existing attitudes, opinions, and beliefs.  These early,
 
essentially negative, findings gave rise to the "limited
 
effects" school of media research synthesized by Klapper
 
(1960) and effectively discouraged the further assignment of
 
much importance to mass media in the political decision-
 
making process (Graber, 1987).  Subsequently, the news
 
media's primary contribution to democratic theory came to be
 
viewed in terms of its role in political socialization
 
(Graber, 1989).  Media were thus generally regarded as
 
subordinate institutions and, much like school, the family,
 
and the church, were expected to lend legitimacy to
 
political processes (Davis, 1990).
 
     Interestingly, and perhaps paradoxically because of
 
their negative findings, these seminal studies laid the
 
groundwork for the dominant paradigm of empirical mass
 
communication research (Gitlin, 1978).  The history of the
 
limited effects model is well documented (see Chaffee &
 
Hochheimer, 1985; Rogers, 1994) and does not need to be
 
recited in depth here.  Gradually, however, the weak effects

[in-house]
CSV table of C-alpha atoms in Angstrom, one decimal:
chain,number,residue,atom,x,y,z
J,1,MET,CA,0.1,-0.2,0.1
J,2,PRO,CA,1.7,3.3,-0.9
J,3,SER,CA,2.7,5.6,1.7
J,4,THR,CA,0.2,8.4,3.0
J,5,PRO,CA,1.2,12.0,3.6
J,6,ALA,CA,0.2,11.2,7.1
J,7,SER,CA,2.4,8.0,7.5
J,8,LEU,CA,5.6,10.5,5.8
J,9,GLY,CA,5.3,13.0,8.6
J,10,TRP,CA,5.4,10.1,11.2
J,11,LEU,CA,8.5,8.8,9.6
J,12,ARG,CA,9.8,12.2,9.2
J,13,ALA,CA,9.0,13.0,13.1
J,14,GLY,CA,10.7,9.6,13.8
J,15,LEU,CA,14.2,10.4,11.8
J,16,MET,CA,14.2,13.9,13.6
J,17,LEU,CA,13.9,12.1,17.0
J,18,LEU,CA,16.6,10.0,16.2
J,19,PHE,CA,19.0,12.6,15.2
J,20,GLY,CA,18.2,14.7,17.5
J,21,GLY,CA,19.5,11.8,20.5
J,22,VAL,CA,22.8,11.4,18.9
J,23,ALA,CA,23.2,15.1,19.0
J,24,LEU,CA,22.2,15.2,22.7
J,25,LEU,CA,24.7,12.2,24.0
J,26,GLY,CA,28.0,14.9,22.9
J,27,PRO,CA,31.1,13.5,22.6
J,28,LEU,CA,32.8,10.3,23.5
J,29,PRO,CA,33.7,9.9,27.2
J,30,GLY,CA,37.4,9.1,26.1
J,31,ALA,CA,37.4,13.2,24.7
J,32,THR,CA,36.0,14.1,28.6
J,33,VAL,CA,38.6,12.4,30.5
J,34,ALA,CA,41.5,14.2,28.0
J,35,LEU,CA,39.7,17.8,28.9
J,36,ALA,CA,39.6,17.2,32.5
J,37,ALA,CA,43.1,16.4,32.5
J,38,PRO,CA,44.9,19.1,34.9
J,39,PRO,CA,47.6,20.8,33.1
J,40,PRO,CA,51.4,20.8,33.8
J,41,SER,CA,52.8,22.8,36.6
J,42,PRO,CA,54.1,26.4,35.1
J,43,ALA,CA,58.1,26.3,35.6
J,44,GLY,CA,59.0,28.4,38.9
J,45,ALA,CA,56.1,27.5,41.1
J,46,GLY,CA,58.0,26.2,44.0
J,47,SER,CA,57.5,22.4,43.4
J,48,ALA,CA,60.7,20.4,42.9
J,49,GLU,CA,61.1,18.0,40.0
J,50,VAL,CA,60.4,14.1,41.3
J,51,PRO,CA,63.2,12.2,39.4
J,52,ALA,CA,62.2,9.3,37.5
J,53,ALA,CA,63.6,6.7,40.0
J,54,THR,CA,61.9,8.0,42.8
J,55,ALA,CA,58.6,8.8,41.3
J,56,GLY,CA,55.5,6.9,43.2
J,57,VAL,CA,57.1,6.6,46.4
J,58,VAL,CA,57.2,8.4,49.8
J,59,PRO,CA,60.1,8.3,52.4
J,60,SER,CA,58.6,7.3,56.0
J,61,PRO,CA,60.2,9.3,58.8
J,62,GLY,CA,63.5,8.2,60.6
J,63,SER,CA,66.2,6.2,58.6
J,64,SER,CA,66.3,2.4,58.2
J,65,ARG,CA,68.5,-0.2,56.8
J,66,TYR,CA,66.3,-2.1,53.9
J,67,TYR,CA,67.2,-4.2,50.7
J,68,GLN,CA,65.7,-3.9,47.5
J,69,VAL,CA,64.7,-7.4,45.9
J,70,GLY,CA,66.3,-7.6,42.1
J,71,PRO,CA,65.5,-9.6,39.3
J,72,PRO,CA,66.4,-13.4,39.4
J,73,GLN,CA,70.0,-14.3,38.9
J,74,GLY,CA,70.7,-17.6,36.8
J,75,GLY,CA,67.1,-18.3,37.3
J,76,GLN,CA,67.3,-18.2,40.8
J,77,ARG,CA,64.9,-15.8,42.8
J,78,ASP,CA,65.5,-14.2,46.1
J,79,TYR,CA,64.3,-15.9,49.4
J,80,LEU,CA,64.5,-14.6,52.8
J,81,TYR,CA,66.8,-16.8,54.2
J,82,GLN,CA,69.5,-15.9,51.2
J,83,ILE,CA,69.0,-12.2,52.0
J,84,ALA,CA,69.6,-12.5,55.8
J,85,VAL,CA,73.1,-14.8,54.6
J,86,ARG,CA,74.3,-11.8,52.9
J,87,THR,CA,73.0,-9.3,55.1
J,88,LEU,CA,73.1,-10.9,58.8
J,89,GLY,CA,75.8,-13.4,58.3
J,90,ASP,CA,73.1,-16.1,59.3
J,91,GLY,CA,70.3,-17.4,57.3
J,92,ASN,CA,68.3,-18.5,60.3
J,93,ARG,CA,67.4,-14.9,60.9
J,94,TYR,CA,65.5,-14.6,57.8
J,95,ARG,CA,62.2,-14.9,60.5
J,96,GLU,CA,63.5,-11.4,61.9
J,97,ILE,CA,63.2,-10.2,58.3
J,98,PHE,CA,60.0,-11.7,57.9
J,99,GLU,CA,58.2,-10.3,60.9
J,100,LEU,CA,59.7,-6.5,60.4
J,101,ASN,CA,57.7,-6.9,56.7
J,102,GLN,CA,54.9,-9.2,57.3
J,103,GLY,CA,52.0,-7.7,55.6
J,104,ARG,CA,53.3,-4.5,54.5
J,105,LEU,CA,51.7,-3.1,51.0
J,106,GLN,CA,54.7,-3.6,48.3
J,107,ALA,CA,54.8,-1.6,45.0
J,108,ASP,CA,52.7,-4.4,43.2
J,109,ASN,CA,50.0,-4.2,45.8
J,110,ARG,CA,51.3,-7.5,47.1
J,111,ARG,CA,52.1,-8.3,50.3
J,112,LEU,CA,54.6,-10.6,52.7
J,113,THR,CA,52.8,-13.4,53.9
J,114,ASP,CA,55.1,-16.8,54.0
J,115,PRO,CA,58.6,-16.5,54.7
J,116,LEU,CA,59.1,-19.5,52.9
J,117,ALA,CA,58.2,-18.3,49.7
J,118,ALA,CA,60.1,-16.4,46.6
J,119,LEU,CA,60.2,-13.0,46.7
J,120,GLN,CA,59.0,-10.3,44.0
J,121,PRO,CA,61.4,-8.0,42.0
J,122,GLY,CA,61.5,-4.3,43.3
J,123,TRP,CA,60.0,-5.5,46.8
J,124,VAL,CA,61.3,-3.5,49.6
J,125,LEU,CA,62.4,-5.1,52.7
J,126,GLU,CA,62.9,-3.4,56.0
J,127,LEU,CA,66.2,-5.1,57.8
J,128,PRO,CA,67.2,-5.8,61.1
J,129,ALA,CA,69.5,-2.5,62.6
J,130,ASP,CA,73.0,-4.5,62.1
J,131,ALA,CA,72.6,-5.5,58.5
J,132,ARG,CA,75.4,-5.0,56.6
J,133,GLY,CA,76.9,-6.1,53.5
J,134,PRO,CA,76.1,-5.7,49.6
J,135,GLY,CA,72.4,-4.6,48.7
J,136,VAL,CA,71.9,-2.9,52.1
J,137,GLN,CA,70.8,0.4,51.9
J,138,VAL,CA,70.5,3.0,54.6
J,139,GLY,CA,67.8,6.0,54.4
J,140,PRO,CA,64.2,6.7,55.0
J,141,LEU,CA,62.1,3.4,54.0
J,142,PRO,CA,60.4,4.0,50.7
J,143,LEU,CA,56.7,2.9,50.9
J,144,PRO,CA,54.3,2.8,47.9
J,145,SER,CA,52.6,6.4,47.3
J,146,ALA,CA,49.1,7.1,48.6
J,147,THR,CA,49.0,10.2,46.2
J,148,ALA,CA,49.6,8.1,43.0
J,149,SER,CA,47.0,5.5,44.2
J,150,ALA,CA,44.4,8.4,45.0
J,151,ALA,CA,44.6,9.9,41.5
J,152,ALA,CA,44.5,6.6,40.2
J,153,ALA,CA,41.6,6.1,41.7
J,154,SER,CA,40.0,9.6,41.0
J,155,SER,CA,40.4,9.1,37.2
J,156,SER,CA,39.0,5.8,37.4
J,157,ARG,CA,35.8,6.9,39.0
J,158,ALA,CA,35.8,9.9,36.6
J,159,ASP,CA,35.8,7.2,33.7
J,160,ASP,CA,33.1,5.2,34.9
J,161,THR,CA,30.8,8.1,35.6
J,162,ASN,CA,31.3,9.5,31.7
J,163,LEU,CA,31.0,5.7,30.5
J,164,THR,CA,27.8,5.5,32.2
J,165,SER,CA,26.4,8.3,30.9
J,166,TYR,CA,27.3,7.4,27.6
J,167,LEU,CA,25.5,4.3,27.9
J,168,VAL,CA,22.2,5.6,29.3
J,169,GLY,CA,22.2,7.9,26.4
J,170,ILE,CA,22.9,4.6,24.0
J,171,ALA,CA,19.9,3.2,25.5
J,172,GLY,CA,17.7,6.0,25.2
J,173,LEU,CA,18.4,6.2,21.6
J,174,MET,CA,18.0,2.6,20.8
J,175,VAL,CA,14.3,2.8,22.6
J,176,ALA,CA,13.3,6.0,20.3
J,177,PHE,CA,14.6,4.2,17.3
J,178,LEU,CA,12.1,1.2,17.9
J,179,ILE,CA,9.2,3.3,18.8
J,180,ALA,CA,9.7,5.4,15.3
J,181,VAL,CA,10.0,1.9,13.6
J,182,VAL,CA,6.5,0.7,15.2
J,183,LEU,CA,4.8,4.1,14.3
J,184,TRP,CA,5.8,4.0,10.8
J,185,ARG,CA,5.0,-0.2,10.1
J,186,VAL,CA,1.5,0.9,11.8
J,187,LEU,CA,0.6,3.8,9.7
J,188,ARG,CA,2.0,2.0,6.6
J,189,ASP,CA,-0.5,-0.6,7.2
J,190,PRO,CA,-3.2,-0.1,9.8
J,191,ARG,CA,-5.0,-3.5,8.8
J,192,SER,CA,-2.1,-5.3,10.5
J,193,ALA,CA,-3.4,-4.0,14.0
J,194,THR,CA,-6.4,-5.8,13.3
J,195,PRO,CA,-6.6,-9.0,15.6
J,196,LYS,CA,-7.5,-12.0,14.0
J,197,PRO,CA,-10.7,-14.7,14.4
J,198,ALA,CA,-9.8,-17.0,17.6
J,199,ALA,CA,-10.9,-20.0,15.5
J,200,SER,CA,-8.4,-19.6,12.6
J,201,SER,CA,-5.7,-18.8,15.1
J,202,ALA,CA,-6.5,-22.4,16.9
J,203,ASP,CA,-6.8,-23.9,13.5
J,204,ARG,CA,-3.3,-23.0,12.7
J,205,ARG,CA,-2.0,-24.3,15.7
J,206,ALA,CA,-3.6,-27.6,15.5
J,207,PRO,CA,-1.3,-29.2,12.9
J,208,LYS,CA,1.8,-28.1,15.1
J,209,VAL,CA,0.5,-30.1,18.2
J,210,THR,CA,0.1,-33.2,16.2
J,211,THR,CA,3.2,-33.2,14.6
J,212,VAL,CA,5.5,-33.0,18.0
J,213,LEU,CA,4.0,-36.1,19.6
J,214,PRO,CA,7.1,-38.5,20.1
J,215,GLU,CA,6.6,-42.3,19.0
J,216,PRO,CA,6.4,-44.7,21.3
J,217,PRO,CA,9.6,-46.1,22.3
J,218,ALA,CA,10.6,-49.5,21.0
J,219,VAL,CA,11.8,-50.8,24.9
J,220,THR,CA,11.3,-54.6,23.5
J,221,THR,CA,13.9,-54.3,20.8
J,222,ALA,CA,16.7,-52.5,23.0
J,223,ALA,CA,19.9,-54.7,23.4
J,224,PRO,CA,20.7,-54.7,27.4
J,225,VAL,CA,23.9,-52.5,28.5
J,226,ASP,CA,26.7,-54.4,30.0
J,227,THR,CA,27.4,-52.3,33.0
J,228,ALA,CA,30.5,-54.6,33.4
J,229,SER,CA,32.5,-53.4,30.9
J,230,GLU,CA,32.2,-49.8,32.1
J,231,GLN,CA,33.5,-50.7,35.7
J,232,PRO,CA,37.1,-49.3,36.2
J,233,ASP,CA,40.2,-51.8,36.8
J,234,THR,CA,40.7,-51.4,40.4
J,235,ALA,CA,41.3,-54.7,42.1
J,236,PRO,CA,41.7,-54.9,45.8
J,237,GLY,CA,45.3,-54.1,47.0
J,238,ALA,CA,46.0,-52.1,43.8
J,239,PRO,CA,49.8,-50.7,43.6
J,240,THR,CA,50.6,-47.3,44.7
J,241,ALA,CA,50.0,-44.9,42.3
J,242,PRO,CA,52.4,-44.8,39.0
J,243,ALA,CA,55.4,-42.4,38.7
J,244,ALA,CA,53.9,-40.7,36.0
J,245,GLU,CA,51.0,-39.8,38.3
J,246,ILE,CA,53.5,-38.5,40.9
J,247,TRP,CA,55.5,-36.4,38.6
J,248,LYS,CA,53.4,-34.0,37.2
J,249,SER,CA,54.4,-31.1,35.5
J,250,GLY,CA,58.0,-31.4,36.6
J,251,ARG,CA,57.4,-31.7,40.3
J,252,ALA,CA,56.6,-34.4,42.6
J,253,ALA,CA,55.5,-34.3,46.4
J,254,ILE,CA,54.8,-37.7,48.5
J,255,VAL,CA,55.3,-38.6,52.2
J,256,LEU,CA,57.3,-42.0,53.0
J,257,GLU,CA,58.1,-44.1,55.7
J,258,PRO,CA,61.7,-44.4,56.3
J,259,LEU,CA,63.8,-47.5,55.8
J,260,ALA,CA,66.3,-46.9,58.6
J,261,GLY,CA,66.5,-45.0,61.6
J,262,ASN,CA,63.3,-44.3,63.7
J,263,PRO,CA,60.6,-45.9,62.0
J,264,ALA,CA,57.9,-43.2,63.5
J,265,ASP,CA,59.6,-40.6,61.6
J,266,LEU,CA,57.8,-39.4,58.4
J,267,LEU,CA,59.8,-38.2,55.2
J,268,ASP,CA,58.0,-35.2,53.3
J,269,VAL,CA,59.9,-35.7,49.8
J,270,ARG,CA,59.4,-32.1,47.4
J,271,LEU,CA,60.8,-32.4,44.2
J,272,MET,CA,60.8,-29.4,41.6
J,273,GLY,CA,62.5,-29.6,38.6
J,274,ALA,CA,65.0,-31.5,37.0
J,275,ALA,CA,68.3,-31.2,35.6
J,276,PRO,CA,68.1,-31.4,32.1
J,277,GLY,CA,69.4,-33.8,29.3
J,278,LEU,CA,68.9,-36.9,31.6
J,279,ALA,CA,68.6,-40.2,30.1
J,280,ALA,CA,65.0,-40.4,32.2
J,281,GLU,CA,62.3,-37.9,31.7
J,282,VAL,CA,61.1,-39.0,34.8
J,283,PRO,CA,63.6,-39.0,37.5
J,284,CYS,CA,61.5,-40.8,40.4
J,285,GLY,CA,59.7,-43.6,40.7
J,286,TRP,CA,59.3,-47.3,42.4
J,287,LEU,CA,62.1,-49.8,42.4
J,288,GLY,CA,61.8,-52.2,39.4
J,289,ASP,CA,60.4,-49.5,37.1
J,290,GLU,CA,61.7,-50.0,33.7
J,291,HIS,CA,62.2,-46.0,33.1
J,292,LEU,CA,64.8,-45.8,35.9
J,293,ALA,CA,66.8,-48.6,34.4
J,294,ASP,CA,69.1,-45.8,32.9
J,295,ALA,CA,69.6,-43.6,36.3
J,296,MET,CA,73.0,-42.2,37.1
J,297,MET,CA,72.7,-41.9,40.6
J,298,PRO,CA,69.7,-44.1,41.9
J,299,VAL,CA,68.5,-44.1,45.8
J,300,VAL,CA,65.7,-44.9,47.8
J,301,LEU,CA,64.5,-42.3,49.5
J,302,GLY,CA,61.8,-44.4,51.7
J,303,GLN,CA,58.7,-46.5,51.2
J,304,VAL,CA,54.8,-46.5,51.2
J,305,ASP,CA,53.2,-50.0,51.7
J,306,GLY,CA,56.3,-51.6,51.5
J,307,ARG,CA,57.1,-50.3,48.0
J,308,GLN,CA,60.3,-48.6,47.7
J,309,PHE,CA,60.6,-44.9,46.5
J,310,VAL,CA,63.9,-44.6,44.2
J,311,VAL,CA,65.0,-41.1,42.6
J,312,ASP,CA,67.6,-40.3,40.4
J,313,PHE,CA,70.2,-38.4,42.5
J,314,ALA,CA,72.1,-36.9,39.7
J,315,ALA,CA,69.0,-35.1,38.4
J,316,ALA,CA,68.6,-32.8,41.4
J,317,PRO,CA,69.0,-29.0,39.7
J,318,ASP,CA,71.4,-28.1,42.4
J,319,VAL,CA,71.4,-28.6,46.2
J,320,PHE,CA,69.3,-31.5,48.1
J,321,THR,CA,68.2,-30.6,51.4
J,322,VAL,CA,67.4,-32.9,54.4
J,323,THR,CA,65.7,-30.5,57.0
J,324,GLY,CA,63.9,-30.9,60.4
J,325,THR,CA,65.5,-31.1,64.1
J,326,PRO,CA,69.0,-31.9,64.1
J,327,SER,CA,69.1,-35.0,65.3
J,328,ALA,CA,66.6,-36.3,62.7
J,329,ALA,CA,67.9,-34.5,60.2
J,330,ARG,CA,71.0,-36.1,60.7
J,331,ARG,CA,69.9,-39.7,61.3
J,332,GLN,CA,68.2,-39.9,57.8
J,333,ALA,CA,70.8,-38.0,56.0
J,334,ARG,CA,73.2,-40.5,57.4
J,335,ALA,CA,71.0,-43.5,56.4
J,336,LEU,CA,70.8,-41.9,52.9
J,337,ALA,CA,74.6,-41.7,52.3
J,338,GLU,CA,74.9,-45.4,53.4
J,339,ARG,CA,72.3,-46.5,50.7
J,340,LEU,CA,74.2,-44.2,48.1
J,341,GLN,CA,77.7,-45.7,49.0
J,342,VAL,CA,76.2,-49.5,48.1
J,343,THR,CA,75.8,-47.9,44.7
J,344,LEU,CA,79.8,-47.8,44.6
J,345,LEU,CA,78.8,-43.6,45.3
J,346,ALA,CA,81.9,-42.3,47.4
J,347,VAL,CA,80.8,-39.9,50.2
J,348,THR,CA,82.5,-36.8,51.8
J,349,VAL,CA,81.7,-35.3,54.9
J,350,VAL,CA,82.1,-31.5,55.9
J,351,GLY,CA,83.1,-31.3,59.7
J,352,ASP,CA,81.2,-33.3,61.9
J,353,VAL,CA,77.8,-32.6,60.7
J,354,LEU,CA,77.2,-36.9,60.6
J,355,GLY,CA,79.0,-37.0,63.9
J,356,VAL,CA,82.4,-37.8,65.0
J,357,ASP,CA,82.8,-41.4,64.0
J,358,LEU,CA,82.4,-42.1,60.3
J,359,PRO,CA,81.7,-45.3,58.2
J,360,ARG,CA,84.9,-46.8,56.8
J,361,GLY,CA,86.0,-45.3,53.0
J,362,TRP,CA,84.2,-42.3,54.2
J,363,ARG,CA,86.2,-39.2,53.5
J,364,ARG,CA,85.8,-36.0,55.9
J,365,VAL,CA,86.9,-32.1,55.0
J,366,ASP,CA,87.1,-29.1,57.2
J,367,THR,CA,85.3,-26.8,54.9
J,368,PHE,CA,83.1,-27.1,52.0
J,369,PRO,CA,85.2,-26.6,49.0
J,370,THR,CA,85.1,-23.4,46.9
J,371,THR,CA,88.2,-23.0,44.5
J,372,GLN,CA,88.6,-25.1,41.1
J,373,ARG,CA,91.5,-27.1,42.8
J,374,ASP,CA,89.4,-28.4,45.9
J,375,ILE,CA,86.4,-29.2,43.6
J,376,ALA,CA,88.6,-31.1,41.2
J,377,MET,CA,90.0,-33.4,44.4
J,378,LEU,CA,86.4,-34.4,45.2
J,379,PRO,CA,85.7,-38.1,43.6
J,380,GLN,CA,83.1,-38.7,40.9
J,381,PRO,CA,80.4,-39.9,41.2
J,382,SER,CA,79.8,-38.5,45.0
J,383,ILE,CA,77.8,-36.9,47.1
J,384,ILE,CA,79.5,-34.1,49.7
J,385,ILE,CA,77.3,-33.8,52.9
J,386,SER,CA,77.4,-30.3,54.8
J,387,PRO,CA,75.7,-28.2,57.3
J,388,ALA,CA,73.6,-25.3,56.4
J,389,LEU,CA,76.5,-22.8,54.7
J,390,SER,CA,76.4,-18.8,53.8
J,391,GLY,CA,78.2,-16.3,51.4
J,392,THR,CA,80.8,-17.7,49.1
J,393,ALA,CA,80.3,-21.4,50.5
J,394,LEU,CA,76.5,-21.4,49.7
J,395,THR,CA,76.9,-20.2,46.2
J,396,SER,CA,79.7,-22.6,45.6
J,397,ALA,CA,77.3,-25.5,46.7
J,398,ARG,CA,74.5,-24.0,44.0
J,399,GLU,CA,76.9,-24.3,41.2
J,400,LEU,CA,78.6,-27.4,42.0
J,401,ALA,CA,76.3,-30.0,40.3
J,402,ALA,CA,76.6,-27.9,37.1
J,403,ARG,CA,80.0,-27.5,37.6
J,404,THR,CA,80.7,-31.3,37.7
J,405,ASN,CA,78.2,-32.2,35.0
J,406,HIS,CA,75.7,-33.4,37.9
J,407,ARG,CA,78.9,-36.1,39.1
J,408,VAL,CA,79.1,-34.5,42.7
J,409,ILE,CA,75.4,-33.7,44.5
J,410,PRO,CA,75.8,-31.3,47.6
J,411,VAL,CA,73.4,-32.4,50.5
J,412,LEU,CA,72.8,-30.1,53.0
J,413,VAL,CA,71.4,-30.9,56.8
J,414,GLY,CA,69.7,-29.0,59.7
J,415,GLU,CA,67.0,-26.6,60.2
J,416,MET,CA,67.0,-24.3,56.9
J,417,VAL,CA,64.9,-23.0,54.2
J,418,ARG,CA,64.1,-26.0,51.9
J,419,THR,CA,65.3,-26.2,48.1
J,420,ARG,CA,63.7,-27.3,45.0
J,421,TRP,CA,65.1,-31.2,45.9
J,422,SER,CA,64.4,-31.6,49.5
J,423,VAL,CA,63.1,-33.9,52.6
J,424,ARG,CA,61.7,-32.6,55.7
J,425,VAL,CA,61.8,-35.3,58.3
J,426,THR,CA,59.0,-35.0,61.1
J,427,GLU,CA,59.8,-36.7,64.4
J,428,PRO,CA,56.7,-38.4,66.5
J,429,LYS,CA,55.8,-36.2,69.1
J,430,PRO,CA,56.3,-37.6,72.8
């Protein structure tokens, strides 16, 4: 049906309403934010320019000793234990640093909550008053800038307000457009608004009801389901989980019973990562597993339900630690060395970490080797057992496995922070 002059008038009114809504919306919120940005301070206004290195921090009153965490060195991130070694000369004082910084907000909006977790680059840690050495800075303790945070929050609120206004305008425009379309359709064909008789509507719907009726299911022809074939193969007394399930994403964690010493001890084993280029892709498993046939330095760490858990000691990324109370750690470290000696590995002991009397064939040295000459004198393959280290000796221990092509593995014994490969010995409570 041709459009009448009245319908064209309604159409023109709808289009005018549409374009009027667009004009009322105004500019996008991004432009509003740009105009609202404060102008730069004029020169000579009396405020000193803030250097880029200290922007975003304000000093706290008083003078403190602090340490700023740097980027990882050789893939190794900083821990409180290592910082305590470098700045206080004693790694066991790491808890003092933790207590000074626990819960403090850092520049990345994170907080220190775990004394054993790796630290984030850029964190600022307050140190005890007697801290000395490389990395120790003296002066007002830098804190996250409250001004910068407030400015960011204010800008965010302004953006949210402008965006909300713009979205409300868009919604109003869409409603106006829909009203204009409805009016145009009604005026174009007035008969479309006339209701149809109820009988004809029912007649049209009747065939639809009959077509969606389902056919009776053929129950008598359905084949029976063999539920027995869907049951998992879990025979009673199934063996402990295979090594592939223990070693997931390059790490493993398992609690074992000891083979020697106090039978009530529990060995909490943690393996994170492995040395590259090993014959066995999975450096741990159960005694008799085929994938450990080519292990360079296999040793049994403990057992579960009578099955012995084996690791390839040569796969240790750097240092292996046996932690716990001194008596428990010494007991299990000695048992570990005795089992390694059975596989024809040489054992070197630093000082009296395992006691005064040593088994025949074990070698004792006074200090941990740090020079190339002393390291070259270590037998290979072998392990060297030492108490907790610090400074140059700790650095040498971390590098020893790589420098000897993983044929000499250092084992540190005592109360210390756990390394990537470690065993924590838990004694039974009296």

model clashed with how media appeared to operate in society.
 
Since the notion of media impotence contradicted lived
 
experience--as well as political and journalistic folklore
 
(Graber, 1987)--a new generation of political communication
 
researchers resumed the study of media influence on
 
elections in the late 1960s and 1970s (e.g. McCombs & Shaw,
 
1972; Becker, et al., 1975; Siune & Kline, 1975; Nie et al.,
 
1976; Patterson & McClure, 1976; Mendelsohn & O'Keefe,
 
1976).  This renewed research effort, memorialized by
 
Chaffee (1975) in an important volume of essays on political
 
communication (Jamieson & Cappella, 1996), asserted a more
 
active role for mass media in the political process and
 
established a new base of research findings showing that
 
mass media can have important cognitive and electoral
 
influences.  To a large degree, this paradigm shift was the
 
driving force behind the now-celebrated "ferment in the
 
field" (early 1980s) period of communication research.
 
Throughout this definitional decade, studies in political
 
communication bolstered the case that news messages,
 
institutions, and, increasingly, journalists themselves were
 
central to the conduct and outcome of elections and a
 
dominant influence on the public's perceptions of candidates
 
and issues (Graber, 1987).2  The limited effects model had
 
become outmoded.
 
     Yet despite these developments, many democratic
 
theorists as well as empirical researchers in political
 
science continue to ignore or gloss over what Zolo (1992)
 
calls the "centrality of communication."  Here, we encounter
 
the first normative orientation, which guides studies of
 
politics toward "the needs of the political system, in
 
particular the electoral component of that system, and from